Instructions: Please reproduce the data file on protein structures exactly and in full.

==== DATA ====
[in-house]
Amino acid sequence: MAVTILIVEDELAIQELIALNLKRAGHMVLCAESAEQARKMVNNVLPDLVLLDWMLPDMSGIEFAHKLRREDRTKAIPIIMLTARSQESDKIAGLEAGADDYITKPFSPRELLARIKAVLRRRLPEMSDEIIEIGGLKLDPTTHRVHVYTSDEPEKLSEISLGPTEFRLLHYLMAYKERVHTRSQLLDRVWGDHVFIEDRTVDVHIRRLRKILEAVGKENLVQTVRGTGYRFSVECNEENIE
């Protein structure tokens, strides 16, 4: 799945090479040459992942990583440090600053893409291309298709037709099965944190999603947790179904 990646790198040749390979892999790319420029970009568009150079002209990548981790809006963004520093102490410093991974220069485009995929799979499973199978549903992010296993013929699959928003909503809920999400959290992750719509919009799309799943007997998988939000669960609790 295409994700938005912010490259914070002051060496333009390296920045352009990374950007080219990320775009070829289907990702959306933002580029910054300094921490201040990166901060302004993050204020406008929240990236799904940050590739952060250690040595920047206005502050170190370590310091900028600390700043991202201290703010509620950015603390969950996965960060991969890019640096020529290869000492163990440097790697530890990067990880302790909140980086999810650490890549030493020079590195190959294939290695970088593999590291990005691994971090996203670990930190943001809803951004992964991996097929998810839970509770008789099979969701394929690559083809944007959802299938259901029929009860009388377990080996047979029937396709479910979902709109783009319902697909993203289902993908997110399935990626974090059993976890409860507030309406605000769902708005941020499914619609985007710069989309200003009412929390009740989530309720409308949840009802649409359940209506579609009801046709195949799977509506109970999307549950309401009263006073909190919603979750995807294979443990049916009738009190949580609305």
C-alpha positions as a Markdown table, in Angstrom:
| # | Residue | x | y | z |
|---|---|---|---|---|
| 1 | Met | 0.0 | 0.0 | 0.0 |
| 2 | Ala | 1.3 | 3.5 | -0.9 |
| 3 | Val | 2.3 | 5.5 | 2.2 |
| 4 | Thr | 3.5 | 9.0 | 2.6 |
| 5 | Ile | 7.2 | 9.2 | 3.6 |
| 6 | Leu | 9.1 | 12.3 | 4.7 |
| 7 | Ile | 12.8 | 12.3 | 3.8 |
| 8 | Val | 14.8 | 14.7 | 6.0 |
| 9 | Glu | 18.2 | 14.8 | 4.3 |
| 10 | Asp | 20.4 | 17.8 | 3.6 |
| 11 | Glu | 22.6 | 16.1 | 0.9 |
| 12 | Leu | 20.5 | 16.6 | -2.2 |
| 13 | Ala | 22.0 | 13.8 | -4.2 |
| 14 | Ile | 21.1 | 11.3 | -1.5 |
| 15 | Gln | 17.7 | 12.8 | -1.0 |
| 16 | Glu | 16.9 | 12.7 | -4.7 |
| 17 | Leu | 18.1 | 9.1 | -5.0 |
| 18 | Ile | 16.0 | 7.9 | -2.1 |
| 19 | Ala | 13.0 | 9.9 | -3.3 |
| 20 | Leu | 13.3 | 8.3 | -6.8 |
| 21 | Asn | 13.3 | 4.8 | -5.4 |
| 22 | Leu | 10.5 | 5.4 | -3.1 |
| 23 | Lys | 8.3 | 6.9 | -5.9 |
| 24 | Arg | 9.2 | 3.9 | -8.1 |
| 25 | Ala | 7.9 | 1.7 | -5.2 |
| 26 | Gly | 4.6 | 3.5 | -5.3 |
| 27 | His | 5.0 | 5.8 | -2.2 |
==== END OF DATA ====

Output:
[in-house]
Amino acid sequence: MAVTILIVEDELAIQELIALNLKRAGHMVLCAESAEQARKMVNNVLPDLVLLDWMLPDMSGIEFAHKLRREDRTKAIPIIMLTARSQESDKIAGLEAGADDYITKPFSPRELLARIKAVLRRRLPEMSDEIIEIGGLKLDPTTHRVHVYTSDEPEKLSEISLGPTEFRLLHYLMAYKERVHTRSQLLDRVWGDHVFIEDRTVDVHIRRLRKILEAVGKENLVQTVRGTGYRFSVECNEENIE
């Protein structure tokens, strides 16, 4: 799945090479040459992942990583440090600053893409291309298709037709099965944190999603947790179904 990646790198040749390979892999790319420029970009568009150079002209990548981790809006963004520093102490410093991974220069485009995929799979499973199978549903992010296993013929699959928003909503809920999400959290992750719509919009799309799943007997998988939000669960609790 295409994700938005912010490259914070002051060496333009390296920045352009990374950007080219990320775009070829289907990702959306933002580029910054300094921490201040990166901060302004993050204020406008929240990236799904940050590739952060250690040595920047206005502050170190370590310091900028600390700043991202201290703010509620950015603390969950996965960060991969890019640096020529290869000492163990440097790697530890990067990880302790909140980086999810650490890549030493020079590195190959294939290695970088593999590291990005691994971090996203670990930190943001809803951004992964991996097929998810839970509770008789099979969701394929690559083809944007959802299938259901029929009860009388377990080996047979029937396709479910979902709109783009319902697909993203289902993908997110399935990626974090059993976890409860507030309406605000769902708005941020499914619609985007710069989309200003009412929390009740989530309720409308949840009802649409359940209506579609009801046709195949799977509506109970999307549950309401009263006073909190919603979750995807294979443990049916009738009190949580609305």
C-alpha positions as a Markdown table, in Angstrom:
| # | Residue | x | y | z |
|---|---|---|---|---|
| 1 | Met | 0.0 | 0.0 | 0.0 |
| 2 | Ala | 1.3 | 3.5 | -0.9 |
| 3 | Val | 2.3 | 5.5 | 2.2 |
| 4 | Thr | 3.5 | 9.0 | 2.6 |
| 5 | Ile | 7.2 | 9.2 | 3.6 |
| 6 | Leu | 9.1 | 12.3 | 4.7 |
| 7 | Ile | 12.8 | 12.3 | 3.8 |
| 8 | Val | 14.8 | 14.7 | 6.0 |
| 9 | Glu | 18.2 | 14.8 | 4.3 |
| 10 | Asp | 20.4 | 17.8 | 3.6 |
| 11 | Glu | 22.6 | 16.1 | 0.9 |
| 12 | Leu | 20.5 | 16.6 | -2.2 |
| 13 | Ala | 22.0 | 13.8 | -4.2 |
| 14 | Ile | 21.1 | 11.3 | -1.5 |
| 15 | Gln | 17.7 | 12.8 | -1.0 |
| 16 | Glu | 16.9 | 12.7 | -4.7 |
| 17 | Leu | 18.1 | 9.1 | -5.0 |
| 18 | Ile | 16.0 | 7.9 | -2.1 |
| 19 | Ala | 13.0 | 9.9 | -3.3 |
| 20 | Leu | 13.3 | 8.3 | -6.8 |
| 21 | Asn | 13.3 | 4.8 | -5.4 |
| 22 | Leu | 10.5 | 5.4 | -3.1 |
| 23 | Lys | 8.3 | 6.9 | -5.9 |
| 24 | Arg | 9.2 | 3.9 | -8.1 |
| 25 | Ala | 7.9 | 1.7 | -5.2 |
| 26 | Gly | 4.6 | 3.5 | -5.3 |
| 27 | His | 5.0 | 5.8 | -2.2 |